Donald Trump is running to be America’s next top torture president. And it’s making U.S. intelligence officials sick.
Three U.S. intelligence officials told The Daily Beast that Trump’s threats to use torture, in the wake of the deadly terror attacks in Brussels, were alarming. The officials said they heard echoes in Trump’s most recent comments of his earlier promises to bring back interrogation techniques that he thinks are more severe than waterboarding or to kill the families of terrorists, actions that have been derided by conservative and liberal experts as war crimes.
“The fact that he tosses around torture so much should scare people,” said one U.S. intelligence official, speaking on the condition of anonymity. “He has only slightly walked it back, saying he realizes it is illegal now, so he will just change the laws to allow him to do it.”
The Republican presidential frontrunner and his main rival, Ted Cruz, both mused publicly after the Brussels attacks about how they would fight ISIS by transforming the United States into something more closely resembling a police state. For his part, Trump—who previously proposed a “total and complete shutdown of Muslims entering the United States” in response to the Paris and San Bernardino attacks last year—called for the U.S. government and its intelligence apparatus to start torturing people again.
“Frankly, the waterboarding, if it was up to me, and if we changed the laws or had the laws, waterboarding would be fine,” the real estate mogul said on the Today show on Tuesday, referencing the practice President Obama banned in 2009. “I would do a lot more than waterboarding. You have to get the information from these people.”
Later that day on CNN, Trump argued that if only authorities had tortured Salah Abdeslam, a suspect in November’s Paris attacks, which killed 130, he would have talked “a lot faster.”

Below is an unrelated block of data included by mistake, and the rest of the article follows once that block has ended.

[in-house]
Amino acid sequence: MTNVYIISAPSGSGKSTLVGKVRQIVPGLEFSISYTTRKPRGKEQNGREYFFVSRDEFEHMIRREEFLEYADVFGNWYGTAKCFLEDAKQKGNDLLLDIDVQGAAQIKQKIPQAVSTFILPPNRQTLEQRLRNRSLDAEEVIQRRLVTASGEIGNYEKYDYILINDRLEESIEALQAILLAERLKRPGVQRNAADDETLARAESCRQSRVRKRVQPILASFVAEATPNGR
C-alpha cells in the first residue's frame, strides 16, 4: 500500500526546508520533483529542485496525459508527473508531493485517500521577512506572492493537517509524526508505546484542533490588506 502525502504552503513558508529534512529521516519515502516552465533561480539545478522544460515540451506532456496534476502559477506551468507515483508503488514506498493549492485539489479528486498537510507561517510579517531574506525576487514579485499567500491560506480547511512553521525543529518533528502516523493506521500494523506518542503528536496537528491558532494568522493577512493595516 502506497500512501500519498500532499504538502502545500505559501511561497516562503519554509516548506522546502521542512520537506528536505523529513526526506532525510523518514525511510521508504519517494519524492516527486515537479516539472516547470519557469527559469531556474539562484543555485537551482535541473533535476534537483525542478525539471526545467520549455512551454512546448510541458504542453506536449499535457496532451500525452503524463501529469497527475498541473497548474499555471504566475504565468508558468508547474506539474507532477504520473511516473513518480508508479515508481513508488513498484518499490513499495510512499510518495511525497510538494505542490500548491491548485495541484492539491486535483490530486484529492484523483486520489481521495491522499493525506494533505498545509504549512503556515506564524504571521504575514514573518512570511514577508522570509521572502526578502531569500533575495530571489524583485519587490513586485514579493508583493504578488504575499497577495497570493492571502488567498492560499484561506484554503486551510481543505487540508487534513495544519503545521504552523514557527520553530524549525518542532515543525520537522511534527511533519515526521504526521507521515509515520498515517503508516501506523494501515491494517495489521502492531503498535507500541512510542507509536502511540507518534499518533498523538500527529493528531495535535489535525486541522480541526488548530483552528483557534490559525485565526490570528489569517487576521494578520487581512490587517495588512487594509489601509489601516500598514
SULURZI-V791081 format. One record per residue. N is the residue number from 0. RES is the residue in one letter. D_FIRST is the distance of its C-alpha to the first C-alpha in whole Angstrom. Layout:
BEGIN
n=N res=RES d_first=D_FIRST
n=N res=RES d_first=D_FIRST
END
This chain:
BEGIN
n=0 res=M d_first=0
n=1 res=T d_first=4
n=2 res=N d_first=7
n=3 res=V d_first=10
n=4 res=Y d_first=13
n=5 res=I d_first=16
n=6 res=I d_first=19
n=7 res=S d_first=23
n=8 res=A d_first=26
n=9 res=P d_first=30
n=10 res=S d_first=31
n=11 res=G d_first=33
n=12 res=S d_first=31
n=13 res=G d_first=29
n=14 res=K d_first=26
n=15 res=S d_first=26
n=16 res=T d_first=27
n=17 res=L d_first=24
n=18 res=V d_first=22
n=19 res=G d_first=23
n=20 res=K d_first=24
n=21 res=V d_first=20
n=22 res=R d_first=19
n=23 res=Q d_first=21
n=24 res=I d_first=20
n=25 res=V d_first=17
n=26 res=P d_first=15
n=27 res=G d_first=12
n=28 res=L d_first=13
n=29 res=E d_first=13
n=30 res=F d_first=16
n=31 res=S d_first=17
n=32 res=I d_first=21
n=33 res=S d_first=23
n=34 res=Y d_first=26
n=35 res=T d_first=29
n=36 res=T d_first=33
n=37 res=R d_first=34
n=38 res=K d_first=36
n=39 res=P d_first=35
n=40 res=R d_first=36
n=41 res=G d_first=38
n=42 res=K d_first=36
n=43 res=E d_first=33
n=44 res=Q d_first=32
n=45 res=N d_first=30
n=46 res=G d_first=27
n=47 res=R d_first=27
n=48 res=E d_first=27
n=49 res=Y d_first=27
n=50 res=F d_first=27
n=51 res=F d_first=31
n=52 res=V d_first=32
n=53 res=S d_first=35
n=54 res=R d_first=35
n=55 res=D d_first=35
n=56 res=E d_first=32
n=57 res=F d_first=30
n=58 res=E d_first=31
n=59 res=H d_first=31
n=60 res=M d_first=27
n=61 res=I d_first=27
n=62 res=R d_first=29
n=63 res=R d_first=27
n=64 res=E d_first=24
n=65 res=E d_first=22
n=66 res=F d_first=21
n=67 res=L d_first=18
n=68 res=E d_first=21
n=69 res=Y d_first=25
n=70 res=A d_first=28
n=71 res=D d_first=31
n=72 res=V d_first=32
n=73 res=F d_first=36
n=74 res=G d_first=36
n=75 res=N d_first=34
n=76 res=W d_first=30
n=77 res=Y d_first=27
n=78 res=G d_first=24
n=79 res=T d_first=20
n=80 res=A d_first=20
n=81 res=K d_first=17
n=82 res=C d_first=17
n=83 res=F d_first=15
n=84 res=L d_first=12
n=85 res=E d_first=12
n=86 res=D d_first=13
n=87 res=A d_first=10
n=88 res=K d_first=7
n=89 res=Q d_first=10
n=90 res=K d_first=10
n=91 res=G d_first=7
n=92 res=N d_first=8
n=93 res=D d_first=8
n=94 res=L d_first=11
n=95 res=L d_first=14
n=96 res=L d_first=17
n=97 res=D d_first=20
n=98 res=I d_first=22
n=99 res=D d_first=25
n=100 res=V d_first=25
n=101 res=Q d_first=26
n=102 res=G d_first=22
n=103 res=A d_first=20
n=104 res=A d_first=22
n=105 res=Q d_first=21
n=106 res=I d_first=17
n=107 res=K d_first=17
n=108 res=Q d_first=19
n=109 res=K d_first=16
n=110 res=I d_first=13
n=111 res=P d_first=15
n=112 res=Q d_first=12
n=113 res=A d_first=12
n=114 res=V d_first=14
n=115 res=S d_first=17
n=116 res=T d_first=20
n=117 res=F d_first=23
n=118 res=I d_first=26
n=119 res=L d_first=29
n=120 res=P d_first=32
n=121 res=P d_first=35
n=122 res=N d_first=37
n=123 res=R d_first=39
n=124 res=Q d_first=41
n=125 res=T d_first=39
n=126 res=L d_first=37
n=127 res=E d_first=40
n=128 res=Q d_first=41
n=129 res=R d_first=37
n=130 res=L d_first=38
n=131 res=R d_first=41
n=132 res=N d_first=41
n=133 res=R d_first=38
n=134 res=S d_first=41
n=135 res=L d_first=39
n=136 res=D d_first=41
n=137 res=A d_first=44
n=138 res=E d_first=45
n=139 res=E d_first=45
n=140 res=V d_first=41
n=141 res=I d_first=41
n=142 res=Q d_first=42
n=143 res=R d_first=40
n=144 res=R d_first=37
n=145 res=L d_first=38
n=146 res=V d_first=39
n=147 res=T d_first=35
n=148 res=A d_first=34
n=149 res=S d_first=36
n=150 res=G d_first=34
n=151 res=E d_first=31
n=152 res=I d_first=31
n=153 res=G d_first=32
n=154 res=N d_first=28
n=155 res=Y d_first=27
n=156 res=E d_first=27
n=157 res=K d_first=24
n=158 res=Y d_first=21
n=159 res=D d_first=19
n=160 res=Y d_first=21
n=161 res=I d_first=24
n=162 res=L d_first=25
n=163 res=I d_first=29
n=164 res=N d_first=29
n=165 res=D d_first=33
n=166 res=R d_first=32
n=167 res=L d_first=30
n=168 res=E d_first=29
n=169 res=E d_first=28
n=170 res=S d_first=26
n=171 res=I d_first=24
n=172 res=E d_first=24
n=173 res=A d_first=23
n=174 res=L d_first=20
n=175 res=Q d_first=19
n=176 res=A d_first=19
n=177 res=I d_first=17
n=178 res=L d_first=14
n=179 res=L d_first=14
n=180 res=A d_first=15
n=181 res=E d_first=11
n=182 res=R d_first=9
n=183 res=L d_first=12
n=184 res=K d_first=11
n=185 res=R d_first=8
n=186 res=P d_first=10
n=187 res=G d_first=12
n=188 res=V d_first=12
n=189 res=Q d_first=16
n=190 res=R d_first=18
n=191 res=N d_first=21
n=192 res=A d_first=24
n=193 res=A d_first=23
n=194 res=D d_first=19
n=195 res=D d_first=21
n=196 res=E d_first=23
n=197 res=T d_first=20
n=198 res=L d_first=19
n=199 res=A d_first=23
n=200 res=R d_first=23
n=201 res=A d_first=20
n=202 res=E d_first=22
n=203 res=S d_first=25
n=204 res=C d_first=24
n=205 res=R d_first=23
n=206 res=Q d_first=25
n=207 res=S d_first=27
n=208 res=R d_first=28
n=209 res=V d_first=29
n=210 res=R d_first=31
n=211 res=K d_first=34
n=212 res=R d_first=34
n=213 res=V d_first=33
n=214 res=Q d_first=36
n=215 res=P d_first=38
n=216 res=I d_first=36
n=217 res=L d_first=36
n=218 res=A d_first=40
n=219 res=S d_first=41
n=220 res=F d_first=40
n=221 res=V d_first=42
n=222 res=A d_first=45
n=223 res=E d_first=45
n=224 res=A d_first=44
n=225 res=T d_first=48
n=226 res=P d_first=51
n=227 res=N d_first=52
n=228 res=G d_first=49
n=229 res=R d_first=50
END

“If he would’ve talked you might not have had the blow up—all these people dead and all these people wounded because he probably knew about it,” Trump said. “We have to be smart. I mean, it’s hard to believe. We can’t waterboard—listen, nothing’s nice about it, but it’s your minimal form of torture.”
The U.S. intelligence official dismissed as misguided Trump’s claims that torture would have yielded useful information about the terrorist attacks or could be a deterrent to future threats.
“Maybe we should have built a wall on the Syrian border?” he told The Daily Beast, drawing an analogy to Trump’s much-derided proposal to build a wall along the U.S. border with Mexico in order to keep out criminals, drugs, and undocumented immigrants.
Another U.S. official said Trump’s recent interview with The Washington Post editorial board had revealed the candidate’s profound lack of understanding about U.S. foreign policy and national security issues. The candidate’s comments on torture only served to highlight his ignorance, the official argued, because investigators were obtaining information from Abdeslam without using physical violence.